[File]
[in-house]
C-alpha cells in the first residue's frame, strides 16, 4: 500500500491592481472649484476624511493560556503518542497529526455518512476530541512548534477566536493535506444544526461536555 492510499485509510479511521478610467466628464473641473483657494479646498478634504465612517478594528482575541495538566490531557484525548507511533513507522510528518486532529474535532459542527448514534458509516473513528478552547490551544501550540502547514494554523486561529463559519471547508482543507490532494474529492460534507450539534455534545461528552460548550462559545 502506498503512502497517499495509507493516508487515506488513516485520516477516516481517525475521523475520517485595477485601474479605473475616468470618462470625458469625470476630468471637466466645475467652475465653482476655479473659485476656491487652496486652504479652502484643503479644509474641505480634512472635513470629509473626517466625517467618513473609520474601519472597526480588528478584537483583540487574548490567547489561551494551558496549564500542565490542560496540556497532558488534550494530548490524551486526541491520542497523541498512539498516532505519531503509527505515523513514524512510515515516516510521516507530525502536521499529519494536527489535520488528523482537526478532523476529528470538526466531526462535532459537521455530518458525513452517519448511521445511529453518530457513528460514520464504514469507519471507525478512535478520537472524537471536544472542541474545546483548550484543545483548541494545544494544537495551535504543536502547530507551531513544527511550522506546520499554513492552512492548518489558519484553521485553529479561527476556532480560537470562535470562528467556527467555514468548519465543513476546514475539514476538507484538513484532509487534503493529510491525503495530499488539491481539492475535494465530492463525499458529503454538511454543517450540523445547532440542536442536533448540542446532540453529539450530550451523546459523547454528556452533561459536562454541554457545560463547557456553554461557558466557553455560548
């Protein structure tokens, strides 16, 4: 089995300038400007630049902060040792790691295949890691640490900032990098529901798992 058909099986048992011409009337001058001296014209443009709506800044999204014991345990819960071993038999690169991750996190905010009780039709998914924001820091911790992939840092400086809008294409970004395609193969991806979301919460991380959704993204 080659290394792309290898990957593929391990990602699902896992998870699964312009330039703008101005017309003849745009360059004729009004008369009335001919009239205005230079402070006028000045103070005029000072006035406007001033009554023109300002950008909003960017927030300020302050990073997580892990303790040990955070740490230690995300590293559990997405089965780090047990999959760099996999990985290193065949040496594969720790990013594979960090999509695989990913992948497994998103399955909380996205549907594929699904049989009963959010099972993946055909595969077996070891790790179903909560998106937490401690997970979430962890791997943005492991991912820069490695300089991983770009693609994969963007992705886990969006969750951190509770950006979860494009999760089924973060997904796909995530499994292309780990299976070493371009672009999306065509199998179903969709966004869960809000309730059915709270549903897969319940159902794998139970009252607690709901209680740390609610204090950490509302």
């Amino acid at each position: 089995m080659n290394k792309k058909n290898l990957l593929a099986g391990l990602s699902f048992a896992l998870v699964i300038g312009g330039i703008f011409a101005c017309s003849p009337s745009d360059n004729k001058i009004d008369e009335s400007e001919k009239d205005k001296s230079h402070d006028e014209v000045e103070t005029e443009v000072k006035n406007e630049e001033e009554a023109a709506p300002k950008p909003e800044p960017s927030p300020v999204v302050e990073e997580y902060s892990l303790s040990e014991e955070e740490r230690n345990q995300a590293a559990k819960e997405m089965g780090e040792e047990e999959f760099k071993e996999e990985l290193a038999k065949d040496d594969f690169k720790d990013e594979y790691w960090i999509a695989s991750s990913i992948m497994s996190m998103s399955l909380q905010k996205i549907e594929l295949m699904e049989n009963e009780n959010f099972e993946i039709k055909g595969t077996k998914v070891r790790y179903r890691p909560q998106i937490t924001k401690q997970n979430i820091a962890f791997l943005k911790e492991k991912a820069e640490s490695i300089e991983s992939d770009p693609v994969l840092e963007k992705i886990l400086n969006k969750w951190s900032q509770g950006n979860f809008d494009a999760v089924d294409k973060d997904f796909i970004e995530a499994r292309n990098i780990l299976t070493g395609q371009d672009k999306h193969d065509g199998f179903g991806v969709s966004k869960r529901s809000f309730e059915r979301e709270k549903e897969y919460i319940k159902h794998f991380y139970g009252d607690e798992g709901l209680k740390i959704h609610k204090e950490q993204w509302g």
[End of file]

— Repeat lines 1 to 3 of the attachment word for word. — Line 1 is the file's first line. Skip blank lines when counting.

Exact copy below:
[in-house]
C-alpha cells in the first residue's frame, strides 16, 4: 500500500491592481472649484476624511493560556503518542497529526455518512476530541512548534477566536493535506444544526461536555 492510499485509510479511521478610467466628464473641473483657494479646498478634504465612517478594528482575541495538566490531557484525548507511533513507522510528518486532529474535532459542527448514534458509516473513528478552547490551544501550540502547514494554523486561529463559519471547508482543507490532494474529492460534507450539534455534545461528552460548550462559545 502506498503512502497517499495509507493516508487515506488513516485520516477516516481517525475521523475520517485595477485601474479605473475616468470618462470625458469625470476630468471637466466645475467652475465653482476655479473659485476656491487652496486652504479652502484643503479644509474641505480634512472635513470629509473626517466625517467618513473609520474601519472597526480588528478584537483583540487574548490567547489561551494551558496549564500542565490542560496540556497532558488534550494530548490524551486526541491520542497523541498512539498516532505519531503509527505515523513514524512510515515516516510521516507530525502536521499529519494536527489535520488528523482537526478532523476529528470538526466531526462535532459537521455530518458525513452517519448511521445511529453518530457513528460514520464504514469507519471507525478512535478520537472524537471536544472542541474545546483548550484543545483548541494545544494544537495551535504543536502547530507551531513544527511550522506546520499554513492552512492548518489558519484553521485553529479561527476556532480560537470562535470562528467556527467555514468548519465543513476546514475539514476538507484538513484532509487534503493529510491525503495530499488539491481539492475535494465530492463525499458529503454538511454543517450540523445547532440542536442536533448540542446532540453529539450530550451523546459523547454528556452533561459536562454541554457545560463547557456553554461557558466557553455560548
């Protein structure tokens, strides 16, 4: 089995300038400007630049902060040792790691295949890691640490900032990098529901798992 058909099986048992011409009337001058001296014209443009709506800044999204014991345990819960071993038999690169991750996190905010009780039709998914924001820091911790992939840092400086809008294409970004395609193969991806979301919460991380959704993204 080659290394792309290898990957593929391990990602699902896992998870699964312009330039703008101005017309003849745009360059004729009004008369009335001919009239205005230079402070006028000045103070005029000072006035406007001033009554023109300002950008909003960017927030300020302050990073997580892990303790040990955070740490230690995300590293559990997405089965780090047990999959760099996999990985290193065949040496594969720790990013594979960090999509695989990913992948497994998103399955909380996205549907594929699904049989009963959010099972993946055909595969077996070891790790179903909560998106937490401690997970979430962890791997943005492991991912820069490695300089991983770009693609994969963007992705886990969006969750951190509770950006979860494009999760089924973060997904796909995530499994292309780990299976070493371009672009999306065509199998179903969709966004869960809000309730059915709270549903897969319940159902794998139970009252607690709901209680740390609610204090950490509302």